Walgreens officially owns Duane Reade
DEERFIELD, Ill. Walgreens on Friday completed its acquisition of Duane Reade’s 258 drug stores, as well as the chain’s corporate office and two distribution centers.
Walgreens currently plans for Duane Reade to continue operating under its brand name. With 70 Walgreens stores in the New York City metropolitan area, Walgreens said it will consider the most effective way to harmonize both brands over time.
Meanwhile, John Spina, Walgreens VP retail integration and new format development, will continue to oversee the Duane Reade integration process as he has since the acquisition was announced. Spina will work closely with Duane Reade Chairman and CEO John Lederer, who will continue to direct Duane Reade operations. Spina’s responsibility for leading Walgreens Rewiring for Growth initiative –– which is on track to deliver $1 billion in annual cost reductions in fiscal 2011 –– was recently transitioned to Don Huonker, Walgreens SVP healthcare innovation.
“Just as Walgreens has been a trusted community pharmacy for more than 100 years, we plan for Duane Reade to continue as the leading drugstore that millions of New Yorkers rely upon,” said Walgreens president and CEO Greg Wasson. “By combining the strengths of our two companies, we can improve our position as the most convenient provider of consumer goods and services, and pharmacy, health and wellness services in the country.”
Walgreens intends to promptly repay or redeem outstanding indebtedness of Duane Reade and its affiliates pursuant to its credit agreement, dated as of July 21, 2003, its 9.75% senior subordinated notes due 2011, its 11.75% senior secured notes due 2015, and its senior convertible notes due 2022.
Fresh & Easy opens 150th store
BURBANK, Calif. A regional supermarket chain announced the opening of its 150th store, including 10 additional new store openings this month.
Fresh & Easy said its 150th store, which opened in Burbank, Calif., is one of four stores that opened this week in California.
“We started just over two years ago with a simple idea –– every neighborhood deserves access to fresh, wholesome food at affordable prices. We’re happy to have become a part of 150 neighborhoods so far and to have created so many good, local jobs,” said Fresh & Easy CEO Tim Mason. “Celebrating our 150th store is a wonderful milestone and we’re excited to continue opening even more stores in all types of neighborhoods.”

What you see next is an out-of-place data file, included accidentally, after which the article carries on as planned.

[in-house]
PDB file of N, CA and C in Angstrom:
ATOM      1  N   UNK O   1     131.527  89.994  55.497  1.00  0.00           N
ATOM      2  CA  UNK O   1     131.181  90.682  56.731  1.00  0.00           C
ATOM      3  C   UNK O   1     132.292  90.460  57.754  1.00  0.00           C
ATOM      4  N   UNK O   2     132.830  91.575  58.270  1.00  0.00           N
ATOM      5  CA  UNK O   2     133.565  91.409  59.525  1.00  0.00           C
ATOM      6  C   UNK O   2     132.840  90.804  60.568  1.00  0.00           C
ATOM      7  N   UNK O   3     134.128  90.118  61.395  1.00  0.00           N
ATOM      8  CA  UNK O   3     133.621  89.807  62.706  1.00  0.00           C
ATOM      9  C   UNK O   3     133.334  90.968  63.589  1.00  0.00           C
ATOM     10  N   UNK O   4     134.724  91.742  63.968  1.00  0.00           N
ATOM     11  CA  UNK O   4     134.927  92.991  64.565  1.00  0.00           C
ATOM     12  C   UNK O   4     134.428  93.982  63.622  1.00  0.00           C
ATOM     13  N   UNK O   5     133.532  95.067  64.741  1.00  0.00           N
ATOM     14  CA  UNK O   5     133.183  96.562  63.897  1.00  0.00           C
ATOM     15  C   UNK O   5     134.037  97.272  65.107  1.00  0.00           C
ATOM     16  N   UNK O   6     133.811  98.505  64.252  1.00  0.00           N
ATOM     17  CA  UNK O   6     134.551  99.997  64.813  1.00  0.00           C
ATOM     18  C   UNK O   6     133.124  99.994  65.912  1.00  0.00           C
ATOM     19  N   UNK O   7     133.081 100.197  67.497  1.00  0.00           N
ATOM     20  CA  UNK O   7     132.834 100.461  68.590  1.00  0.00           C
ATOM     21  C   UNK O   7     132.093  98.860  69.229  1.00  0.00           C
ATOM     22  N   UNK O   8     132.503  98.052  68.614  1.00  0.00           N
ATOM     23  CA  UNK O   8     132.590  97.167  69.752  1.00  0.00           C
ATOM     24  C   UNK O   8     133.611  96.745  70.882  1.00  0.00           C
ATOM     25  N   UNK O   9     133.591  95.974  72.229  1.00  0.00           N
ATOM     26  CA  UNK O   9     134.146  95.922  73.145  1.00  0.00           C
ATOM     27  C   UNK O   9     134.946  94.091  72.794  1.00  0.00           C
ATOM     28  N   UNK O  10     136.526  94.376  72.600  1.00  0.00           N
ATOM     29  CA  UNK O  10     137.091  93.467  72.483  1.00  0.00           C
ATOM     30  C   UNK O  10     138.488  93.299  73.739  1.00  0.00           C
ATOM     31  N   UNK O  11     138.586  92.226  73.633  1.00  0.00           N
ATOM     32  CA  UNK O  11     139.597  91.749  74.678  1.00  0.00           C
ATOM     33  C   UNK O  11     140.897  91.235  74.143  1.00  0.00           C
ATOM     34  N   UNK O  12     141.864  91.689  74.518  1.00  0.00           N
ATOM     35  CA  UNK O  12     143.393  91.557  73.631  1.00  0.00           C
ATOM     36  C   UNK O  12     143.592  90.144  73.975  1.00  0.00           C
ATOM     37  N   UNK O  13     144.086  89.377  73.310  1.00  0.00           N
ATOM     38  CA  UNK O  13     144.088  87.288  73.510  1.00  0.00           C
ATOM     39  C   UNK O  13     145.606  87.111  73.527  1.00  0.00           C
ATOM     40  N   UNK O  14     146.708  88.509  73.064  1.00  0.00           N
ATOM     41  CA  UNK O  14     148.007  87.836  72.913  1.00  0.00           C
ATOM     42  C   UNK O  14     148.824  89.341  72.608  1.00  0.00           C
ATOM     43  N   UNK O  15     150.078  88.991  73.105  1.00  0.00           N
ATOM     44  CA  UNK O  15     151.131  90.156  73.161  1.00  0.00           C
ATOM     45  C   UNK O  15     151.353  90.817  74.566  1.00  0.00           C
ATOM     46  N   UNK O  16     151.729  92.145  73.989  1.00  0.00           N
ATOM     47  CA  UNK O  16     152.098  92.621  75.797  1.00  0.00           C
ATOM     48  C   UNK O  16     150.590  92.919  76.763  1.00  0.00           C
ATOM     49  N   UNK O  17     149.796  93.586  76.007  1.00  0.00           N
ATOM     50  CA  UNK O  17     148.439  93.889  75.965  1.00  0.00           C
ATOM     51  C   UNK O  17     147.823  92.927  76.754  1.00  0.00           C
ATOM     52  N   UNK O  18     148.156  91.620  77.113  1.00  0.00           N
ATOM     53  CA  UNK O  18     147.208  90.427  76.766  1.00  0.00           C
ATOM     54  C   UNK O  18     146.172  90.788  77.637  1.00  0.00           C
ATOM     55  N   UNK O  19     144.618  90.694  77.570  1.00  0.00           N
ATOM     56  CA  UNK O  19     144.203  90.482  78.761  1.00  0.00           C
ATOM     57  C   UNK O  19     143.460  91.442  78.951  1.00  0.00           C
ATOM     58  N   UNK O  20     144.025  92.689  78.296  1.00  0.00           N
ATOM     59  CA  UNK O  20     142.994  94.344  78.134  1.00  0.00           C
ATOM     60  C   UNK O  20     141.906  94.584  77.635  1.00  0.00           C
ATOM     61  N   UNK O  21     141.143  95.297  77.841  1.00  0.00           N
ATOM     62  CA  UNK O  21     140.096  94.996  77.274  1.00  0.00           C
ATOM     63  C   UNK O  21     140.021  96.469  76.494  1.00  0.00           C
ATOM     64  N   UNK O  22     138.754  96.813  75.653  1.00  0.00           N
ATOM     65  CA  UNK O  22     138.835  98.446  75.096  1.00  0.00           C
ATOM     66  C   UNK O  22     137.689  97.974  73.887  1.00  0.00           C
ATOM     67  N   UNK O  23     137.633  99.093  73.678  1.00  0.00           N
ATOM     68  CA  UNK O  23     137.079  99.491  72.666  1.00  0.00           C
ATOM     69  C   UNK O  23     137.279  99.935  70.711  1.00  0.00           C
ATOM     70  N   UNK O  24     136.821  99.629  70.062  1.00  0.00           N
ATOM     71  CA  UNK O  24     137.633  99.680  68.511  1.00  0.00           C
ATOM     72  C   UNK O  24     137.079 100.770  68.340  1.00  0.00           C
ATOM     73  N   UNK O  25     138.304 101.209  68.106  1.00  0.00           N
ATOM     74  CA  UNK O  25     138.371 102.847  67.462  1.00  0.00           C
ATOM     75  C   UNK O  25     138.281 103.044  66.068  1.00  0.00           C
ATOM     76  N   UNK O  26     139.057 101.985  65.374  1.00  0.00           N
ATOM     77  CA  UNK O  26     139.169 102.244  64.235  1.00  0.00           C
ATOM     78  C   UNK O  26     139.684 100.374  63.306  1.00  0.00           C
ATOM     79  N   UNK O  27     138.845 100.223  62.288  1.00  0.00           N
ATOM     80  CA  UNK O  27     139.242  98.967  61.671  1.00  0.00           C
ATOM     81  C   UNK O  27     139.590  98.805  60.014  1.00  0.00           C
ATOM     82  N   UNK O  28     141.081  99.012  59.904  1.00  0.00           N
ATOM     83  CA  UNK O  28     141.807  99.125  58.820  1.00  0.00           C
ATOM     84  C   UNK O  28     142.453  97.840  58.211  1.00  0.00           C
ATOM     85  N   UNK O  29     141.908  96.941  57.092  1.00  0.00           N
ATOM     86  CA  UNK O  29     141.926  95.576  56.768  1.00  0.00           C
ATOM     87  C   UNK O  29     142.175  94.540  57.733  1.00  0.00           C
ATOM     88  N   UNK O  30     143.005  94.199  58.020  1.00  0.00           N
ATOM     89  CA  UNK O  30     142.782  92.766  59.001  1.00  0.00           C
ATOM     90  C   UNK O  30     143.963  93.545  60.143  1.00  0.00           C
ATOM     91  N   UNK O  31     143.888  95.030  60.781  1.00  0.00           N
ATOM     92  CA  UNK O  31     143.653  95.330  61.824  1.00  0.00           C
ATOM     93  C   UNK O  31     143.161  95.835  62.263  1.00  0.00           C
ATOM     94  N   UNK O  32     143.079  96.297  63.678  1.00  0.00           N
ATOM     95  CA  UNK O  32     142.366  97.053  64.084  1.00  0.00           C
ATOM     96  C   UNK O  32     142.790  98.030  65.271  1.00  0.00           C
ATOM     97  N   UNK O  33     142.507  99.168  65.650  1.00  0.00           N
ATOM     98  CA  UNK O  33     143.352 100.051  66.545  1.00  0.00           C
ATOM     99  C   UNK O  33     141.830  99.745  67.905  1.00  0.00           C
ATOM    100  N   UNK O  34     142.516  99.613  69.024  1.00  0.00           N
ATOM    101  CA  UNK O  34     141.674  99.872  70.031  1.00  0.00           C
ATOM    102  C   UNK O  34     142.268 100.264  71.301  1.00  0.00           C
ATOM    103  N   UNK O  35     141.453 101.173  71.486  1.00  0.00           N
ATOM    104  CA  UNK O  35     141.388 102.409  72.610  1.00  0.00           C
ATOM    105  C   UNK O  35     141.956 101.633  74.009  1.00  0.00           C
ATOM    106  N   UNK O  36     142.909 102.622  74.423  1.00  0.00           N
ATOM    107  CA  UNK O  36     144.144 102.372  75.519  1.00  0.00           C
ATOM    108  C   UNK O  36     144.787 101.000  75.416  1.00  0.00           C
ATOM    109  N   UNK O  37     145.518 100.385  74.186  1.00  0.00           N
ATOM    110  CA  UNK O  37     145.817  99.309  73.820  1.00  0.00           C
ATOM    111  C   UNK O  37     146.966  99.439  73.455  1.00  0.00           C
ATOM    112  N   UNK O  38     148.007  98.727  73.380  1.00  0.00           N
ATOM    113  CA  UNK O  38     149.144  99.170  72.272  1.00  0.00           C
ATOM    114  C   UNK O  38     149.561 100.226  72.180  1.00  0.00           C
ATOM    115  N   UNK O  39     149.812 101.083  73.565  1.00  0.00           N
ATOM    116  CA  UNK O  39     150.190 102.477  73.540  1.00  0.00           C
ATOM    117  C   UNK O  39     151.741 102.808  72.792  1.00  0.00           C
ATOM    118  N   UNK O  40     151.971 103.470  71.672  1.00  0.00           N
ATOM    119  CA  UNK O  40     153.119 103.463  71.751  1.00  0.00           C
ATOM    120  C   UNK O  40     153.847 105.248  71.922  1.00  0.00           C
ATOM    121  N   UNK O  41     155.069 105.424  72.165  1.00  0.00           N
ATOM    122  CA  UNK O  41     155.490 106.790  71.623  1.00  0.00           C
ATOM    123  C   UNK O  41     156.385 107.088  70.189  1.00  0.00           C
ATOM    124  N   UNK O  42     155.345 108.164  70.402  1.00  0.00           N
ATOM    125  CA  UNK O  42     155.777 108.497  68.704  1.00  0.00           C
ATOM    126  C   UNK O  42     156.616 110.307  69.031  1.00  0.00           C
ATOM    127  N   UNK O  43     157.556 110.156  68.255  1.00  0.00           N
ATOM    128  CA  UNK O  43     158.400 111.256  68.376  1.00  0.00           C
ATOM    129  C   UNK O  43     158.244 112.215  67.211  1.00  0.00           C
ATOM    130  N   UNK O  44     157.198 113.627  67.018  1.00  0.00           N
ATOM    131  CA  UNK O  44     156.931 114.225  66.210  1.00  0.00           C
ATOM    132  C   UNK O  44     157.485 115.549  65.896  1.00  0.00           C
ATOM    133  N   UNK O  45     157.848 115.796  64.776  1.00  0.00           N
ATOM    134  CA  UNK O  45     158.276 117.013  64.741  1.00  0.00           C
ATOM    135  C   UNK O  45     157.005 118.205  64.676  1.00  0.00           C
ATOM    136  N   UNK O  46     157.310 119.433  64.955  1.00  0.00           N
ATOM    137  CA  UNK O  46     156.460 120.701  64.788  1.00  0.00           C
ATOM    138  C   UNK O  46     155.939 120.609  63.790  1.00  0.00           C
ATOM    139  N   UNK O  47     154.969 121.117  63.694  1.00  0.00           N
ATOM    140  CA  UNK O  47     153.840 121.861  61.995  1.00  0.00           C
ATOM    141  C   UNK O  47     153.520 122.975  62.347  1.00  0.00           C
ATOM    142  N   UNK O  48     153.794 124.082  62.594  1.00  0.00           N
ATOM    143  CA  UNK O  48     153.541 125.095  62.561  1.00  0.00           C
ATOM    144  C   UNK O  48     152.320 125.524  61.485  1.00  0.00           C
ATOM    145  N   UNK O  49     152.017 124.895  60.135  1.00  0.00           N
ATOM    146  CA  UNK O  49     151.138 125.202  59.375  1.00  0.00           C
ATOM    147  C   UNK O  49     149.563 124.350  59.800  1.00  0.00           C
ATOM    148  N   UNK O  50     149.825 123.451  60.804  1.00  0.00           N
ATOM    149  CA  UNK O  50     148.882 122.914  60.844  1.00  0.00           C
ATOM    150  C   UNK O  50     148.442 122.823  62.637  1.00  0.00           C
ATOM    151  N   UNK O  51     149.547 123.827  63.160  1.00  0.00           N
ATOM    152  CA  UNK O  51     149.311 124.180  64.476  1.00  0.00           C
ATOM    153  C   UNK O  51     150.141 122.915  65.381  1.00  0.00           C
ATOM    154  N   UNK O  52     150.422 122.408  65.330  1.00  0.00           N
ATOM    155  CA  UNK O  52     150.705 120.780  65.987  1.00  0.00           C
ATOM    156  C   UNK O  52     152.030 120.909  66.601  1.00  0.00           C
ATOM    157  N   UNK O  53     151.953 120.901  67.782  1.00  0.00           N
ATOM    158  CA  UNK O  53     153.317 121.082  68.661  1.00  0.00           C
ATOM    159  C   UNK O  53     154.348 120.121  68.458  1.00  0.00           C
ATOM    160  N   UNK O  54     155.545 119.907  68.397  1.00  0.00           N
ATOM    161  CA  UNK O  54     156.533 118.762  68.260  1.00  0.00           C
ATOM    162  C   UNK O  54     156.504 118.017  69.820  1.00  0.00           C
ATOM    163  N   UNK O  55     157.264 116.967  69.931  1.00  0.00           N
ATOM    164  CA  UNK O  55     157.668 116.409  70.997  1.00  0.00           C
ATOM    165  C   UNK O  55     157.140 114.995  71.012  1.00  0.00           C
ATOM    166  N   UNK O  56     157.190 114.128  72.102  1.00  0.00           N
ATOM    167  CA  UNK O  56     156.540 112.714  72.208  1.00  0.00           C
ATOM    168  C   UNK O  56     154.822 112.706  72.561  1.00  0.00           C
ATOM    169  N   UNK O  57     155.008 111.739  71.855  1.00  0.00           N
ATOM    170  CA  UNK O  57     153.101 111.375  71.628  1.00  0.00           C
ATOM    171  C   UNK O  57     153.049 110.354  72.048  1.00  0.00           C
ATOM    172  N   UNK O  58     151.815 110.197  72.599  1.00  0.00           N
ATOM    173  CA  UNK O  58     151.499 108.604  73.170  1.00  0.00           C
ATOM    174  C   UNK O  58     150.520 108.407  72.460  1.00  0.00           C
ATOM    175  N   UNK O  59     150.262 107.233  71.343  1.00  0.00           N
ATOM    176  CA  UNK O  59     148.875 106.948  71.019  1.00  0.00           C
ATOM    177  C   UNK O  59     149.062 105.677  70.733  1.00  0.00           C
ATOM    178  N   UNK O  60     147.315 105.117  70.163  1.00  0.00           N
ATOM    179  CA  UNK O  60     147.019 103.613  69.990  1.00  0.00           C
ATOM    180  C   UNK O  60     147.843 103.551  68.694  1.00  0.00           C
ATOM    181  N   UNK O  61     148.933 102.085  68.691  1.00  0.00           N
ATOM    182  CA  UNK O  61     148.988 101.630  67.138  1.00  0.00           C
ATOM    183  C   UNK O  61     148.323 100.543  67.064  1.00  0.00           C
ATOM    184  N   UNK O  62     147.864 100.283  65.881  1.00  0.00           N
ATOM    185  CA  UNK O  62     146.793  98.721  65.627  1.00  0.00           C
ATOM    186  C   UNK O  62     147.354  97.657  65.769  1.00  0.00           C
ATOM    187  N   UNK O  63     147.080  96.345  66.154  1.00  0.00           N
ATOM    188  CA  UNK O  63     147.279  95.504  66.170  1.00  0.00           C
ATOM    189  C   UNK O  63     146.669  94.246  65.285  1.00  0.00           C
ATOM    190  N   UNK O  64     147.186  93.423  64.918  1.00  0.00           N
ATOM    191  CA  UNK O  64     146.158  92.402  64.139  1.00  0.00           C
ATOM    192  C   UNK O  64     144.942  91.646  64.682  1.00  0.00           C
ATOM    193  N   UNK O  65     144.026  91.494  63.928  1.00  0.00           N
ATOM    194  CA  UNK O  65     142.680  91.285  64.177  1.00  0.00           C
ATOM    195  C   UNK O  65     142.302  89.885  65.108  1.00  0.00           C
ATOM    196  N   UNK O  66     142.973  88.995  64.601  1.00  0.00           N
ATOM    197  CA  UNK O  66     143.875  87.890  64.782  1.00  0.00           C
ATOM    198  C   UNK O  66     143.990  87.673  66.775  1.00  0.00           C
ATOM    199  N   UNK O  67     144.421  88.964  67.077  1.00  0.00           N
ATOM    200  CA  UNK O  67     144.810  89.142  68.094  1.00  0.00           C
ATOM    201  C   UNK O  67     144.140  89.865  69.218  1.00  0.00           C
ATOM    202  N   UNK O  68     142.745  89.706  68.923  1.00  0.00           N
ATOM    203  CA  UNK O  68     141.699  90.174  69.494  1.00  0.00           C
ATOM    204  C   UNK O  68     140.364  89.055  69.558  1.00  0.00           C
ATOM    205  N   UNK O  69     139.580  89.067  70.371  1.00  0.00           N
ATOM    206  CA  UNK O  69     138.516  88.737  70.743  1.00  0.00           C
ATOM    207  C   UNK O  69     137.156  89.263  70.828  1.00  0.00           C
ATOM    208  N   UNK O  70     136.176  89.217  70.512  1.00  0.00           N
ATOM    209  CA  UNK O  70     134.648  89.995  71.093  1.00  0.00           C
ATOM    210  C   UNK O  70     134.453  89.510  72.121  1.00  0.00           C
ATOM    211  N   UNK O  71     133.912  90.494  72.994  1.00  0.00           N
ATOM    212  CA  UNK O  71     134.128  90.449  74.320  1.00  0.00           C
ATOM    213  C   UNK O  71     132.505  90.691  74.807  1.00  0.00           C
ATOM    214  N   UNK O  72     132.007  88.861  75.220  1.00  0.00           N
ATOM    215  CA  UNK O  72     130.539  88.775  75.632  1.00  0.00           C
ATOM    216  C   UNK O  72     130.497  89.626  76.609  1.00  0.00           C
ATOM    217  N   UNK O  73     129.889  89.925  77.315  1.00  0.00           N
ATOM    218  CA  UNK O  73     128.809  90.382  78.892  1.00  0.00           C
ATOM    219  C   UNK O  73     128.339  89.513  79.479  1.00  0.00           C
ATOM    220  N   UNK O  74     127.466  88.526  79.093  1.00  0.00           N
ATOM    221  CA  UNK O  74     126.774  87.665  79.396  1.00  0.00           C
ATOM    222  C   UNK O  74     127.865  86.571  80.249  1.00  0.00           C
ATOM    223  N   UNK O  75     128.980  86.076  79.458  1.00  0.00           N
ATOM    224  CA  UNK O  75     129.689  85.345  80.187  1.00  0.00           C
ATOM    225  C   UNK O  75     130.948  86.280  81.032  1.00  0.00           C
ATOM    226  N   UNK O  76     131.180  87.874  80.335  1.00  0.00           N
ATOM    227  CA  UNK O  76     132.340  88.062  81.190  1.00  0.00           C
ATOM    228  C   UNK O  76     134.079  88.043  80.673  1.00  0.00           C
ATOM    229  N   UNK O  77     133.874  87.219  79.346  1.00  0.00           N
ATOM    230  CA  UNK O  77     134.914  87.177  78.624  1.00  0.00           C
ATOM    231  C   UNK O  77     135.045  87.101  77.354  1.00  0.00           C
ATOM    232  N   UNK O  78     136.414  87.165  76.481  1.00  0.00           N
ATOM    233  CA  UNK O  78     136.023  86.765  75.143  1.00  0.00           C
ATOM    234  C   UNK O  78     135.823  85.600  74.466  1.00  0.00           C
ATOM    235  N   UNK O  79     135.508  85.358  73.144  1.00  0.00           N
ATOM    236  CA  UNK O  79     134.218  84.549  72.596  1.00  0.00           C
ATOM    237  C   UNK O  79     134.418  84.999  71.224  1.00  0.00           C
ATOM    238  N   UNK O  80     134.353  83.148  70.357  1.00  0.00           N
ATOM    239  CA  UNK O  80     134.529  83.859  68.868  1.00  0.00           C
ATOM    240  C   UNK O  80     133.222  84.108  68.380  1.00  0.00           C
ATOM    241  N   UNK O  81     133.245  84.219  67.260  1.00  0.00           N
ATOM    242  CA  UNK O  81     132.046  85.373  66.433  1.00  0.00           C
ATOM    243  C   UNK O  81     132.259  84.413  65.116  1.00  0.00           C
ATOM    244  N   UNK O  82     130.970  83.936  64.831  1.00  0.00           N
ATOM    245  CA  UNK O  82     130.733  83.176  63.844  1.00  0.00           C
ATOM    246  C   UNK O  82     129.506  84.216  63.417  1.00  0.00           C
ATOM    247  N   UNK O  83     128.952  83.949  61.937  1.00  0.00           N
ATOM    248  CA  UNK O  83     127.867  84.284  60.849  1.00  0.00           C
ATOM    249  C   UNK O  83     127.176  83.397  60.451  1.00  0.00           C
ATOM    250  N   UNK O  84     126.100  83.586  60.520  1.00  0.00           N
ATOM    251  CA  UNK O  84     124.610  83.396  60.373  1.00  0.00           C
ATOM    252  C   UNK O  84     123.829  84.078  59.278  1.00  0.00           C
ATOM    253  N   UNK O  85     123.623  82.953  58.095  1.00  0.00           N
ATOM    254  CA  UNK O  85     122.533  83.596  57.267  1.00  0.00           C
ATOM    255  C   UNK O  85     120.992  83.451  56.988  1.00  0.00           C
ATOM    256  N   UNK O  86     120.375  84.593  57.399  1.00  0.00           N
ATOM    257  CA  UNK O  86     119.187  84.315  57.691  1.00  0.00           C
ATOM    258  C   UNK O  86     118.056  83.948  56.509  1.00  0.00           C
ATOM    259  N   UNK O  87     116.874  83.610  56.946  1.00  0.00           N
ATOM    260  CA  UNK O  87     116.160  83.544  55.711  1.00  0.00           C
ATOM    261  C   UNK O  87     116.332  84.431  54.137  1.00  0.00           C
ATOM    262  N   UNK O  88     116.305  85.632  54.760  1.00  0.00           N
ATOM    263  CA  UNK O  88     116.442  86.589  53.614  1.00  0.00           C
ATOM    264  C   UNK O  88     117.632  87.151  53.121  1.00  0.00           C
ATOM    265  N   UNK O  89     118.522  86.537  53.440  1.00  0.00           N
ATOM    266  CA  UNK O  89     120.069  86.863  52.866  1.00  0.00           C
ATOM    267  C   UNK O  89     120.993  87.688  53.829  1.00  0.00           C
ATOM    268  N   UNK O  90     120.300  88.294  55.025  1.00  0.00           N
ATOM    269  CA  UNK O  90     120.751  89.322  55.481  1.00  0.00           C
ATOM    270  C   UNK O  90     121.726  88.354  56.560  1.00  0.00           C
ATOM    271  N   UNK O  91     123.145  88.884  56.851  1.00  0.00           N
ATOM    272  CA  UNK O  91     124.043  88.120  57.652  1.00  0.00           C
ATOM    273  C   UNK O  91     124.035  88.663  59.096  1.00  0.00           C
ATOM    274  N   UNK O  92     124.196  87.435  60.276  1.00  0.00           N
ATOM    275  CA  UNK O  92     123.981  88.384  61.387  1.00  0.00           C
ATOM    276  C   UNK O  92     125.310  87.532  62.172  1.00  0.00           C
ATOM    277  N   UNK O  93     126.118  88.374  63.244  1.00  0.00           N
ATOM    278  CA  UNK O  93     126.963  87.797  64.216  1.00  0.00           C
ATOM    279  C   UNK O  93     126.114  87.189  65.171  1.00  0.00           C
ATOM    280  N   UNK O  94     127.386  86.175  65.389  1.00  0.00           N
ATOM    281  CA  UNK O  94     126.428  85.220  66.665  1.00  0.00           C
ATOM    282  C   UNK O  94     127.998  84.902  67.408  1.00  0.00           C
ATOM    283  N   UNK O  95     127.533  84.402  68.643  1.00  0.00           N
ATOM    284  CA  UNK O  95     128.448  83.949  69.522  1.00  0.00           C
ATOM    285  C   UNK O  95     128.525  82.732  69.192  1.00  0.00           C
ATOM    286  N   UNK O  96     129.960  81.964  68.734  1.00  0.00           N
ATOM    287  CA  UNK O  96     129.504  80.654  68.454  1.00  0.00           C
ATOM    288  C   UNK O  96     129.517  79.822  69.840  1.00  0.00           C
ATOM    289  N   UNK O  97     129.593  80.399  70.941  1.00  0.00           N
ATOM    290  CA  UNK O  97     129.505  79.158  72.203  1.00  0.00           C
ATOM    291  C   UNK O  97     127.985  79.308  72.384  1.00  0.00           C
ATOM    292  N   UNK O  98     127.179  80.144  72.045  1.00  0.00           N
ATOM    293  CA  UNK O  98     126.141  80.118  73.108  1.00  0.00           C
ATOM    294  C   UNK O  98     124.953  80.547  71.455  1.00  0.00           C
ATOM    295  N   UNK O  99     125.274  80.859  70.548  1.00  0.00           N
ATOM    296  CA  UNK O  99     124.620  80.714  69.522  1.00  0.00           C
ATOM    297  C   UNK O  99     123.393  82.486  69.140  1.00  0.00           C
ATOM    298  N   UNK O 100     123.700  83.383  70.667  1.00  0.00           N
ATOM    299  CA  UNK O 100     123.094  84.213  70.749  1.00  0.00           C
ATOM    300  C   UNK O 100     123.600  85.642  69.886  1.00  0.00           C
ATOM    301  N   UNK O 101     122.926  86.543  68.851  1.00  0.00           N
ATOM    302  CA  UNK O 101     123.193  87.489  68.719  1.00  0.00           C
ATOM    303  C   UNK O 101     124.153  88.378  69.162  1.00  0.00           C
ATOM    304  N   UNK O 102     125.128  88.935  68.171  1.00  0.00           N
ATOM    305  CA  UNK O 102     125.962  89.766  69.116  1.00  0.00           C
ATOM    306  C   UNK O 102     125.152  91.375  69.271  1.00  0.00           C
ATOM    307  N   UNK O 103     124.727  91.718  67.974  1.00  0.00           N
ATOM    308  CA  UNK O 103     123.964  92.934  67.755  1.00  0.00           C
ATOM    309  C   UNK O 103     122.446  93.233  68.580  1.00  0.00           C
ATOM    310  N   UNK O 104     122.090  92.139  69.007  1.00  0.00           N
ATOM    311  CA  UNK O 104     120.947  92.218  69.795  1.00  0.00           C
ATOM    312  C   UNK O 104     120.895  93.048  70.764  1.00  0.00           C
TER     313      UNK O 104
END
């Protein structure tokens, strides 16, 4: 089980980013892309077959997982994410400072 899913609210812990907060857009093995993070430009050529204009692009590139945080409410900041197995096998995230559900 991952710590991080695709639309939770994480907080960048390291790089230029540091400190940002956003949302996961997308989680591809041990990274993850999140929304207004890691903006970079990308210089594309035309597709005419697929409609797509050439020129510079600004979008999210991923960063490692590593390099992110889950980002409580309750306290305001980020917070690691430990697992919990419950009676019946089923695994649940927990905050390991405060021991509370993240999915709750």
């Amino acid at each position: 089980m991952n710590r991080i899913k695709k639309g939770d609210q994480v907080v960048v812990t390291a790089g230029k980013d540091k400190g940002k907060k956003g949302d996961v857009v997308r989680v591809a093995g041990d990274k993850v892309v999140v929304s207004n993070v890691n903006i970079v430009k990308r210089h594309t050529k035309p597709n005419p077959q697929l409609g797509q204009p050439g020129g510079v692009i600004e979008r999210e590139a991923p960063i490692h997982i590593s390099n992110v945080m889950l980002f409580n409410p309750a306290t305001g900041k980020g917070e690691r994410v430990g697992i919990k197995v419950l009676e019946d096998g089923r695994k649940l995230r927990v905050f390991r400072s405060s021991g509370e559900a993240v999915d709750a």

In the next two weeks, Fresh & Easy plans seven more store openings in California and Arizona. The chain also operates stores in Nevada.
Scrabble gets super-sized, personal
DANVERS, Mass. Winning Moves Games is set to delight board game fans with its two newest versions of the Scrabble game.
Scrabble Me and Super Scrabble combine the traditional game play of one of the top-selling board games of all-time with enhanced game boards and scoring experiences, the company said.
In Scrabble Me, players build words on their own individual boards (up to four) simultaneously. The “prize tile podium” makes play more dynamic and gives players a chance to choose some face-up tiles in addition to the traditional blind draw from the letter bag. Original rules of scoring, letter placement and legal word play are followed.
In Super Scrabble, however, players use 200 letters (100 more than the original Scrabble game) and a larger game board featuring quadruple letter and word scoring opportunities. This Scrabble game is super-sized, with three extra rows for a larger playing space. Super Scrabble also comes in a “Deluxe” edition, equipped with a rotating game board and raised grid spaces for simple piece-placing. Both games also come with a guide book detailing the history of Scrabble and the official rules.
“Scrabble has been popular for more than 70 years, and Scrabble fans are passionate about the way the game is played,” said Phil Orbanes, founder of Winning Moves Games. “Scrabble Me and Super Scrabble are great examples of how games can change subtly while maintaining the core principles that have made Scrabble one of the best games for decades.”